Stuart Robertson: The Man, The Myth, and The Artist

Nichole Jin ’24 and Louis Park ’26 in News | April 21, 2023

Artist-in-Residence Stuart Robertson ’11 H ’18 graduated from Lawrenceville in 2011 and recently returned to the School as a visual arts teacher. Robertson had collaborated with the NBA G League Ignite basketball team to create art for the 2022 NBA Draft. 
Robertson first came to Lawrenceville as a III Former. His art teacher at the time, Jaime Greenfield, “encouraged [him] to push his limits.” “If I had a good drawing, she told me to try painting, and if I drew a good face, she asked me to draw a hand…She was the good mentor that I needed,” Robertson said. Greenfield inspired Robertson to try using different materials in his art, including graphite and colored pencils. During his time at Lawrenceville, Robertson was also a Varsity athlete, House President, and prefect, helping him “improve his self-management and prioritization skills.”
Returning to Lawrenceville as a teacher, Robertson noted that many aspects of campus life were different from when he was a student. “There has been a change in student interests and priorities…I knew I had to let go of my past picture of the school,” he said. Though it was an adjustment, Robertson feels that he has “learned a lot” from young artists at Lawrenceville.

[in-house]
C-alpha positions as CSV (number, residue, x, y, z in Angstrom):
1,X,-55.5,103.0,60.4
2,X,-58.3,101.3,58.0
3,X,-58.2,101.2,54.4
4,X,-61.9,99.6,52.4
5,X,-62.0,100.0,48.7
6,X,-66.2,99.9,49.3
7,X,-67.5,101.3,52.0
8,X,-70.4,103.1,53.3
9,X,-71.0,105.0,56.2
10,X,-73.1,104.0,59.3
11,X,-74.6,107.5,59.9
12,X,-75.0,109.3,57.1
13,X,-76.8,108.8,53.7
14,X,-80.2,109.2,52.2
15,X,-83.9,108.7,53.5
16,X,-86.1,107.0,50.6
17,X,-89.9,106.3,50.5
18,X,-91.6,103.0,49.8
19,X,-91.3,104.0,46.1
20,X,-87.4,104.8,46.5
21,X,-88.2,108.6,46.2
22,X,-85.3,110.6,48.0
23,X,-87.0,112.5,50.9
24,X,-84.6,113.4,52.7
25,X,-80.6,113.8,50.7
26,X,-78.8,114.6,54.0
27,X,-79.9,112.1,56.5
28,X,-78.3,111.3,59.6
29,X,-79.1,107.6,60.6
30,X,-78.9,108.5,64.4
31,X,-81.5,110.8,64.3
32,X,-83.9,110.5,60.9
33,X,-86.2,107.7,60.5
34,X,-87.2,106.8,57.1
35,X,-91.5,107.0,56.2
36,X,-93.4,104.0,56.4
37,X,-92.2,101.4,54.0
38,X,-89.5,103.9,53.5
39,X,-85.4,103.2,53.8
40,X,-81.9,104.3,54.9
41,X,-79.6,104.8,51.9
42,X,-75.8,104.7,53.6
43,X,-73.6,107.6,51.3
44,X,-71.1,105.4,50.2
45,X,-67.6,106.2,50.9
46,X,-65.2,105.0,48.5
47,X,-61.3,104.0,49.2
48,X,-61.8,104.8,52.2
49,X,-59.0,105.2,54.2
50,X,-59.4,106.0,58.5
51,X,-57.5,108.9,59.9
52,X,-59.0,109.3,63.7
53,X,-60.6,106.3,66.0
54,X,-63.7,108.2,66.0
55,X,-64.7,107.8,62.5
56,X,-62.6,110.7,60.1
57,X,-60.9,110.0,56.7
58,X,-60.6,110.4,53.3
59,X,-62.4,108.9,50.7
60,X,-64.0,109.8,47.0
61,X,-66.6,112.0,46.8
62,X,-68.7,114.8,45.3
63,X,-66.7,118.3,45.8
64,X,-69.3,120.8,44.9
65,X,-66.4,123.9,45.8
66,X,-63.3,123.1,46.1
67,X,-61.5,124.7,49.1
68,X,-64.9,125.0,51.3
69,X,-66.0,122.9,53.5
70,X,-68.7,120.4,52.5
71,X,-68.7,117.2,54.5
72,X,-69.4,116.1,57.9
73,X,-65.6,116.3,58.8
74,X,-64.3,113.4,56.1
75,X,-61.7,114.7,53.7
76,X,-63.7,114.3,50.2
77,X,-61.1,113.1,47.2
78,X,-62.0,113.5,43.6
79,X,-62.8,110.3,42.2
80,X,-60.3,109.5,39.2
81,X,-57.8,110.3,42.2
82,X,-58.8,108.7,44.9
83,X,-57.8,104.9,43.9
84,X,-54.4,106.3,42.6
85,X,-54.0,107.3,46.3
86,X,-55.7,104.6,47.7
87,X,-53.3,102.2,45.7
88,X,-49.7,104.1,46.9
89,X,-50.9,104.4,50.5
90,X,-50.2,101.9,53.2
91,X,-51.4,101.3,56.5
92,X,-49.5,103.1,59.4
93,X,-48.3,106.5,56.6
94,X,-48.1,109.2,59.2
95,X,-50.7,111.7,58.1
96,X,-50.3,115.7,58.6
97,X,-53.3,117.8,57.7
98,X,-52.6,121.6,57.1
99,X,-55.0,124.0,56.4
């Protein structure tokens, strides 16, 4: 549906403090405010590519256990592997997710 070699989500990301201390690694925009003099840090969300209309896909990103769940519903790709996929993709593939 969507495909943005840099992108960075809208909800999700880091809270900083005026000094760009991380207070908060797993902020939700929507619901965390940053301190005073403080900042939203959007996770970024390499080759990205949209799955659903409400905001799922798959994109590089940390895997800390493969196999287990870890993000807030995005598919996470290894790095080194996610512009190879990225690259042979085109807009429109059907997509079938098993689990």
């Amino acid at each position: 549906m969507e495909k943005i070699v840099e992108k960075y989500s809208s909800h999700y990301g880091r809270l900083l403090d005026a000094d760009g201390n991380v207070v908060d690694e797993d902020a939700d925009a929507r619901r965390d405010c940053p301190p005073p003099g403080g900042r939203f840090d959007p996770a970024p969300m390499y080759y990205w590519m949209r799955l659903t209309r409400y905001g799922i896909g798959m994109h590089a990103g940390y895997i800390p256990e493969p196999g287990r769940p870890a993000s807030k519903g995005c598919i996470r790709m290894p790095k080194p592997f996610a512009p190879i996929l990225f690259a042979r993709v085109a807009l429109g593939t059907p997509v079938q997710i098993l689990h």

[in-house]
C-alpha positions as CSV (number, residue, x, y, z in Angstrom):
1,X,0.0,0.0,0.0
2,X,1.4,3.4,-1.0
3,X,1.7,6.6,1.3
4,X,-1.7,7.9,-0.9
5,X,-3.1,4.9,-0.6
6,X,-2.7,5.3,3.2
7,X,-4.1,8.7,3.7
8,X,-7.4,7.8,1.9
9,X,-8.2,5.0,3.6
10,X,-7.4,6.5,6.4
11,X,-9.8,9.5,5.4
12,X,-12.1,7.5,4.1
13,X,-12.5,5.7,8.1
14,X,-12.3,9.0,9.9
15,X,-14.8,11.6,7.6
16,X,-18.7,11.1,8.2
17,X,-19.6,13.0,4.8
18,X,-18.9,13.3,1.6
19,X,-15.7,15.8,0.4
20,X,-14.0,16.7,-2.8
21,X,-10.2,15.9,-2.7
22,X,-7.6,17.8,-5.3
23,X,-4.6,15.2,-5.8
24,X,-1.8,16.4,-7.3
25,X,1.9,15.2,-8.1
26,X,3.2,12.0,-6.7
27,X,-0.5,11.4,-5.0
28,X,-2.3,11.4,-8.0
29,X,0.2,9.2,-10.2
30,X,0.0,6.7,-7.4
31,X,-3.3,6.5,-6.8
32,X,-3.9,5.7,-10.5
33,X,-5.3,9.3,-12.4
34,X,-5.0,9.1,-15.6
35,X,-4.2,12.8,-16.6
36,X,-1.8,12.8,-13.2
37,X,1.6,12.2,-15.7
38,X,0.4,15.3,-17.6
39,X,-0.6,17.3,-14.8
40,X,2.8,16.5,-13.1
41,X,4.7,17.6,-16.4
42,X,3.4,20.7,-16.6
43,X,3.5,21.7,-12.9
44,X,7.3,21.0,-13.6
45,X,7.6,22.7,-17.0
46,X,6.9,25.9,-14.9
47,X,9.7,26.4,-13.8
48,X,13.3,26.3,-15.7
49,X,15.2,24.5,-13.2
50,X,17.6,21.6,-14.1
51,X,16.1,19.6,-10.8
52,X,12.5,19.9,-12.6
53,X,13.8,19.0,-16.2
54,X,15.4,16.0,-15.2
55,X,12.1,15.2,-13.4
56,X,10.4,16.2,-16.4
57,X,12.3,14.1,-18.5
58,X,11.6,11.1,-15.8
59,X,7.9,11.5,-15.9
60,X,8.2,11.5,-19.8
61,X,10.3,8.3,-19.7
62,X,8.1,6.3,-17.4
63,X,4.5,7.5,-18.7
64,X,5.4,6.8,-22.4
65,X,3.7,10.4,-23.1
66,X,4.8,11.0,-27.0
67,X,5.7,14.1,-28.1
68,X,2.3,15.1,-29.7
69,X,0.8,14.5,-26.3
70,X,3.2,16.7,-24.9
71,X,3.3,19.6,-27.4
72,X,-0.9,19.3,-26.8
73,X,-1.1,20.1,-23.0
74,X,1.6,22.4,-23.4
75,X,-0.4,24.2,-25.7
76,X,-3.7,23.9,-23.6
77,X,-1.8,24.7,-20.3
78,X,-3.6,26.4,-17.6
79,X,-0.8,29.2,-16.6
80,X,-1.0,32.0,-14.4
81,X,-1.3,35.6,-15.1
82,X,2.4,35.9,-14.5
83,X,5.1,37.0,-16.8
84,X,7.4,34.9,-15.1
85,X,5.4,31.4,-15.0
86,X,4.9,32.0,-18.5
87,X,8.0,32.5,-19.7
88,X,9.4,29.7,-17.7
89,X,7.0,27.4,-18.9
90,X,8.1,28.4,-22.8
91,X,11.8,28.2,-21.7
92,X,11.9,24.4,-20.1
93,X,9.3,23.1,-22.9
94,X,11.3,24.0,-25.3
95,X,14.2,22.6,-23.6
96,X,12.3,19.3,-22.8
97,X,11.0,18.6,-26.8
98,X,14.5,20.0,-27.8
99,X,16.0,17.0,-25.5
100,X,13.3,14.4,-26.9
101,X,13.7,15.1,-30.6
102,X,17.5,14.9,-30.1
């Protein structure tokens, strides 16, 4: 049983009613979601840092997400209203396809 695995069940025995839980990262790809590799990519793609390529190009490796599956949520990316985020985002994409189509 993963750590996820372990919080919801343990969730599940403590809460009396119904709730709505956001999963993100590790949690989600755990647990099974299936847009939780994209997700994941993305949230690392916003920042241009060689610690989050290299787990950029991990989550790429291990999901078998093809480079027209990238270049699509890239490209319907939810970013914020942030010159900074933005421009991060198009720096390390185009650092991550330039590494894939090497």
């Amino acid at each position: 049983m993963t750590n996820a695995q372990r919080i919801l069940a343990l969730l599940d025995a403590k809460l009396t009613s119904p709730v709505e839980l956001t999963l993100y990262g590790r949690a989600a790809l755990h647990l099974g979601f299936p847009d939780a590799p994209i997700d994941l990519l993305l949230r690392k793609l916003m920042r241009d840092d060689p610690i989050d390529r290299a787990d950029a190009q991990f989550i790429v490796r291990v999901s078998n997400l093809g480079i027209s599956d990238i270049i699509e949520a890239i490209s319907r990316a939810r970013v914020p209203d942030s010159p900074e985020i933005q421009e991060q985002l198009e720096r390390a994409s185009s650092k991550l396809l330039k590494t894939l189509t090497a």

Robertson received the opportunity to work with NBA G League Ignite on their art through one of his wife’s connections. Specifically, they hired him to create a unique basketball with artistic flair that the team could use in their photos for the 2022 NBA Draft. Robertson aimed to vary the textures he used in his art by “attaching snake skins, cutting the ball, and using unique objects together.” At the draft event, Robertson noted that it was “fascinating to watch people interact with the ball [he] made.” “The players were excited to have something tangible rather than something like a video to make their experience unique,” he added. Overall, Robertson was “very excited” to have been a part of the event. 
Robertson hopes to become a more “influential artist” through these outside opportunities. “I want to be able to have an impact on both students and other people who identify with me, to show them that they can overcome the obstacles in their way and come back stronger,” he said. Next year, Robertson will present his art at an upcoming exhibition at the Heines Gallery in San Francisco.
A piece of advice Robertson wants to leave for Lawrentians is to “do what they genuinely enjoy.” Reflecting on his experience as a teacher and an artist, he said, “There’s no rush to try and be the best…in the end, it is always worth it to invest in people and experiences because there’s always something to learn and appreciate.”